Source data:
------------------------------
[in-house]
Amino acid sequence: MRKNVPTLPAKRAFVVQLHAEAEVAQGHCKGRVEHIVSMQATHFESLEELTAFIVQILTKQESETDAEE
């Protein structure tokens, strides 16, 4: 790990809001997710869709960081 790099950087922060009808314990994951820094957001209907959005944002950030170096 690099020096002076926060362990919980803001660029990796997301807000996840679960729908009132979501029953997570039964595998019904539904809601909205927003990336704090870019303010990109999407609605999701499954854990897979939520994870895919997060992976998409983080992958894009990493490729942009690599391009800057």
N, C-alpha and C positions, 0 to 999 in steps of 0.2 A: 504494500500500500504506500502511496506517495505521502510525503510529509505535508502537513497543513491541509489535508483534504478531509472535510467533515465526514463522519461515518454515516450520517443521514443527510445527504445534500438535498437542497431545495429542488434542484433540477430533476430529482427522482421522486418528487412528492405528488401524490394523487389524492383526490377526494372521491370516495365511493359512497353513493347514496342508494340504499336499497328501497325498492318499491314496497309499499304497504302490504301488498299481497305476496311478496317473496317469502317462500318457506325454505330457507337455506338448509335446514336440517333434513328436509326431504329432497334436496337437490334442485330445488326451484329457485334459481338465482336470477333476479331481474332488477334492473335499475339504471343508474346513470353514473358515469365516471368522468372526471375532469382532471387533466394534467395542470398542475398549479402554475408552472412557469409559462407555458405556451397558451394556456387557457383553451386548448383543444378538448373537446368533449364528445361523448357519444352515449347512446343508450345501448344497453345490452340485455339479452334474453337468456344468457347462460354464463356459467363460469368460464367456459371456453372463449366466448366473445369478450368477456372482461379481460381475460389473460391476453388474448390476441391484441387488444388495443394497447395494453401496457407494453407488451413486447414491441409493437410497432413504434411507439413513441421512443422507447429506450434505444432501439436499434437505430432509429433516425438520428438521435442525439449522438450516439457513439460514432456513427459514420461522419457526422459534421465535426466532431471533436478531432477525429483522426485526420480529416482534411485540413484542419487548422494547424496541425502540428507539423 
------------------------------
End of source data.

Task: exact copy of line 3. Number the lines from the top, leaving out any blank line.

């Protein structure tokens, strides 16, 4: 790990809001997710869709960081 790099950087922060009808314990994951820094957001209907959005944002950030170096 690099020096002076926060362990919980803001660029990796997301807000996840679960729908009132979501029953997570039964595998019904539904809601909205927003990336704090870019303010990109999407609605999701499954854990897979939520994870895919997060992976998409983080992958894009990493490729942009690599391009800057």